Not so long ago, the outlook for women in Idaho politics was bleak.

Last September, a study done by the finance website WalletHub listed Idaho as 41st in the nation for “political empowerment” for women, based on the number of Idaho women elected to Congress, the state Legislature and statewide executive positions.

However, just two short months after the study was released, female politicians won big time during November’s midterm elections. Even in terms of nominations, it was a woman’s world with two female nominees for Idaho lieutenant governor, the first female nominee from a major party for governor, two female nominees for state superintendent and dozens of female nominees for other positions.

In fact, the Idaho Statesman reported that during Idaho’s 2018 primaries the only male candidates who won from either major party were in races where there was not a female candidate running a serious campaign.

The number of women in the Idaho Legislature is increasing every year and currently stands at 32. About one-third of Idaho’s lawmakers are women.

Things are even looking up for women in politics in many cities and counties around the state.

For example, half of the members of Pocatello’s City Council are now female. Three years ago the council had no female members.

All across East Idaho, women are stepping up and moving into positions of political power, which Kelley Packer, the recently appointed director of the Idaho Bureau of Occupational Licenses and a former state lawmaker, said is a vital part of the shift.

“More women are trying,” said Packer, a McCammon native. “For the longest time they just didn’t. They took more time with family. And I’m not saying family is being put on the back burner. Women are just starting to realize that they can do both.”

Julianne Young, a newly elected state representative from Blackfoot, is one of those women.

Young is a mother of 10 and and seven of her children still live at home, meaning she now sees them only on the weekends, spending her week days with the Idaho Legislature in Boise.

However, Young said the sacrifice has been worth it.

“I’ve always been a person that believed that it’s important to be involved,” she said. “And now I have new perspectives and insights and things that I can share with (my children) as a mom that I hope make a difference. I hope (my children) grow up valuing opportunities to contribute and public service and what it means to be an American.”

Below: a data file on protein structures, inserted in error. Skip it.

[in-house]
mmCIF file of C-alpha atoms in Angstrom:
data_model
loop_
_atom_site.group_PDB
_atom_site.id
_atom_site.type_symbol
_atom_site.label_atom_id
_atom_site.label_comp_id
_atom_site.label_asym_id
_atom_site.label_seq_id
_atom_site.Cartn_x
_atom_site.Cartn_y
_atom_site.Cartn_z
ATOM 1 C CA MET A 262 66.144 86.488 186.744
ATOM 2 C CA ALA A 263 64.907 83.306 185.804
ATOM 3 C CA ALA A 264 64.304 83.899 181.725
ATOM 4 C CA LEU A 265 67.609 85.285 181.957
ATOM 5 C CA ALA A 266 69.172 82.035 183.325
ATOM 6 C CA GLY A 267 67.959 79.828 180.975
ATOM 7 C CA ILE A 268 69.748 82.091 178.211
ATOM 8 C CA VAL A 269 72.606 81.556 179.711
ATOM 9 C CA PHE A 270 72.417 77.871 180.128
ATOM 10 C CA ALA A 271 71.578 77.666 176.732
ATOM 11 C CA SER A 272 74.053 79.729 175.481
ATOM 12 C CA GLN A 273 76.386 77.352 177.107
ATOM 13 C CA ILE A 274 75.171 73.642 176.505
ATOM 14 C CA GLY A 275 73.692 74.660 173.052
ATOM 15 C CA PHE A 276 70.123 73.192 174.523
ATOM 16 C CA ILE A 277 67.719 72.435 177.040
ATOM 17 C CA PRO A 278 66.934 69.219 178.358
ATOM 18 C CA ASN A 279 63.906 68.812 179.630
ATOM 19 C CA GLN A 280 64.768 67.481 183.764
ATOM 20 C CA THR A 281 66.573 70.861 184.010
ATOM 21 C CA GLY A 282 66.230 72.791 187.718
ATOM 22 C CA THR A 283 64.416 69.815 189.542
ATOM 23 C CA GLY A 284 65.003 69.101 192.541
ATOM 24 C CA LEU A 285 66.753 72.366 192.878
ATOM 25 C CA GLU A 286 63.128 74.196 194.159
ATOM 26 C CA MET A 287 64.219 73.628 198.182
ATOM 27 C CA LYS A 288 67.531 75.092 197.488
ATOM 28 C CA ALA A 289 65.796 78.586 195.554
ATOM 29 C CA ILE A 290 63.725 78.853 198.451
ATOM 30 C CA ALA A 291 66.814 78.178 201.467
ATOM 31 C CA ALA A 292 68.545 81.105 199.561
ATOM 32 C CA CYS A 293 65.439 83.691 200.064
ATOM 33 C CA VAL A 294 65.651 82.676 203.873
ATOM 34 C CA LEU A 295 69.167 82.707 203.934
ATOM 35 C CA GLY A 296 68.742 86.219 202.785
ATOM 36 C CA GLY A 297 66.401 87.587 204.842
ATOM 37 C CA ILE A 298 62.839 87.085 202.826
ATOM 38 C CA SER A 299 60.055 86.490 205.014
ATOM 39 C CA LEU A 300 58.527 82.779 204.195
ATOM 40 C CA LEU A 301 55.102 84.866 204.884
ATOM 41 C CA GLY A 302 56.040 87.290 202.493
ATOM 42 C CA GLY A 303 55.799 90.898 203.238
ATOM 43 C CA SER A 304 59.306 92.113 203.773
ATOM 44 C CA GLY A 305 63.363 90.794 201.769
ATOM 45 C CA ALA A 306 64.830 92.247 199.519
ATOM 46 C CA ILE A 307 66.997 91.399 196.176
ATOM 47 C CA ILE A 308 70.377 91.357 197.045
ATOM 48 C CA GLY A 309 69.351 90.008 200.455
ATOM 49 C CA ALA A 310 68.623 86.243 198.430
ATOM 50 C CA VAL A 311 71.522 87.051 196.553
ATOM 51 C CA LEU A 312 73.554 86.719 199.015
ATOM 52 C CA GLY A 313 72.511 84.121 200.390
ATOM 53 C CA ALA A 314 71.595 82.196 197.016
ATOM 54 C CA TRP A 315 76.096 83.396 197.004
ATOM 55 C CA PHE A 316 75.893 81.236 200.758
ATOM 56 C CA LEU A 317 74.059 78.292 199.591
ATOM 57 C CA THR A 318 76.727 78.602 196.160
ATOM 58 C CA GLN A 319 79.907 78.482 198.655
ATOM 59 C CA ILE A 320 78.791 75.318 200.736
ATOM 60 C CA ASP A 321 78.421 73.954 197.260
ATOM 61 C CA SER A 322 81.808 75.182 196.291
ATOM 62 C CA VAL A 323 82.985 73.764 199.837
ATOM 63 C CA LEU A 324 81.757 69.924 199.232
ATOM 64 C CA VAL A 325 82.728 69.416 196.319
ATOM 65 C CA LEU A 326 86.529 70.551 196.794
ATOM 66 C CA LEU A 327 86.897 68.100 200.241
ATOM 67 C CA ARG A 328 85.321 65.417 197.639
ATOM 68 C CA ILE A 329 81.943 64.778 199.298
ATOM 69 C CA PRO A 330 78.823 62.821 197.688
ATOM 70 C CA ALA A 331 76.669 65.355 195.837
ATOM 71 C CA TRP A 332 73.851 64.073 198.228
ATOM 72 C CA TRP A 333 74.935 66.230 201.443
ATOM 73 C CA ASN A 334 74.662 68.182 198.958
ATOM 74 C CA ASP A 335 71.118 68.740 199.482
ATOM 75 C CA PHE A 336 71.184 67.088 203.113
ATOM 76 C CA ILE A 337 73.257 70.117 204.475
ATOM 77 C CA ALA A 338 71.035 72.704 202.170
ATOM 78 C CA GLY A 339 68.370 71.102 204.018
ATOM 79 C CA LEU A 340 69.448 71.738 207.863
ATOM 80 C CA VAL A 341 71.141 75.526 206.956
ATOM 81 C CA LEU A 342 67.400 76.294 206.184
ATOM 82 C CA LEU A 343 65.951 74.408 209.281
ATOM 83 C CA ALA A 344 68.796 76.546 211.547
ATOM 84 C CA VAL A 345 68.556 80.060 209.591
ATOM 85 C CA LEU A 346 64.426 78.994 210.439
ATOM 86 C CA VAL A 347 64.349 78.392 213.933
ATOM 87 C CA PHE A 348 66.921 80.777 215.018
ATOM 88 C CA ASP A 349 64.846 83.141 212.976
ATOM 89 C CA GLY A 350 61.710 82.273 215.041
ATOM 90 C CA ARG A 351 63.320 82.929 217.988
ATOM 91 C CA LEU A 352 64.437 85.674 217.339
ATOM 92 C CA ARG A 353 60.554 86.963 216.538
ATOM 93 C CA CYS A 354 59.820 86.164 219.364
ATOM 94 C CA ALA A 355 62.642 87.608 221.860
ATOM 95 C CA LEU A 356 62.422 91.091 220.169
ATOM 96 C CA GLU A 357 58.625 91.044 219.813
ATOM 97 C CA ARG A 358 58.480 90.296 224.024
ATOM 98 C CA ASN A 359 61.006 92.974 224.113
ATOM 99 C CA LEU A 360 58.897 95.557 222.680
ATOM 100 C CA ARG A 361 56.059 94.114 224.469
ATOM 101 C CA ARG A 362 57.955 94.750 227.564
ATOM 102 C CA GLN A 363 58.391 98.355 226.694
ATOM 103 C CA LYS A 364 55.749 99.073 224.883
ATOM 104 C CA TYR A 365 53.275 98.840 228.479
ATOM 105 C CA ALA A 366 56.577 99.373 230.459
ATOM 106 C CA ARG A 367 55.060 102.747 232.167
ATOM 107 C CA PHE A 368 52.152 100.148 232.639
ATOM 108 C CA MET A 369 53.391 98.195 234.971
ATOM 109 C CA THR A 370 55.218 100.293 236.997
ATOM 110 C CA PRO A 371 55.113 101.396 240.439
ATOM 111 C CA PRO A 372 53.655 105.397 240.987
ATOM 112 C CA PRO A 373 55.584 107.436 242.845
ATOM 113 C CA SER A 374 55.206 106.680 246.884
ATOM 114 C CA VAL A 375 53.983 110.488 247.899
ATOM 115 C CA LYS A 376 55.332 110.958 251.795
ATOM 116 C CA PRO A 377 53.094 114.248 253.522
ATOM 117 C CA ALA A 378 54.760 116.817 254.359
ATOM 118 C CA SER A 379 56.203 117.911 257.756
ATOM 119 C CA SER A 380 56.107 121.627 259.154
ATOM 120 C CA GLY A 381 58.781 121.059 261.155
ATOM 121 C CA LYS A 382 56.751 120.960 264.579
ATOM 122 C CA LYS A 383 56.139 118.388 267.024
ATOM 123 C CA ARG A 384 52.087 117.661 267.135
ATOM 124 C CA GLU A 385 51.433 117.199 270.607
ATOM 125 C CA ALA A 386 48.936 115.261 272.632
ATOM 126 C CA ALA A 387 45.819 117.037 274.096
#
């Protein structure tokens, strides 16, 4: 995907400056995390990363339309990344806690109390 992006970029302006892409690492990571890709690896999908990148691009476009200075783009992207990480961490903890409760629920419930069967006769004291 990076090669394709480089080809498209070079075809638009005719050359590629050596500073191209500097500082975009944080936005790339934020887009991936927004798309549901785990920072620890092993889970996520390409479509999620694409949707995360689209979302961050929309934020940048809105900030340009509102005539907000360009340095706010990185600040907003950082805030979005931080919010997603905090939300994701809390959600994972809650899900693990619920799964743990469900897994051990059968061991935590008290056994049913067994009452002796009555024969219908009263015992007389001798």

Packer said she believes another big factor in the rising number of female politicians in Idaho is an increase in encouragement from men and women alike.

“We’re seeing more support, which I think is helping women to feel more comfortable in putting their name in the running,” Packer said. “They’re finally getting the support, and that leads to confidence, so more of them are stepping up.”

Janice McGeachin, the Idaho Falls native who was elected in November as the state’s first female lieutenant governor, said she is determined to help other Idaho women get elected.

“I would just like to be supportive of other women and their efforts,” McGeachin said. “I want to show them we can be successful no matter what we do.”

McGeachin added that the state is making efforts to educate its politicians about sexual harassment, something that deters women from seeking political positions, and one of the factors measured in WalletHub’s report.

“In the Legislature, part of the new member orientation dealt with sexual harassment,” McGeachin said. “They give different scenarios of whether it’s a lobbyist or an intern or a colleague and what is considered appropriate and what is not and how to respond to it. I think people in Idaho take it very seriously and are doing what we need to do to prevent any kind of abuse or wrong behavior.”

Packer said she is hopeful that in time, Idaho will see an equal number of male and female politicians.

“Any time that you have a change like this, people start getting used to it,” Packer said. “I believe that you’ll continue to see an increase (in female politicians in Idaho) and I think that we’ll eventually find a balance. I think it’s going to become the norm.”

You can review the report from WalletHub at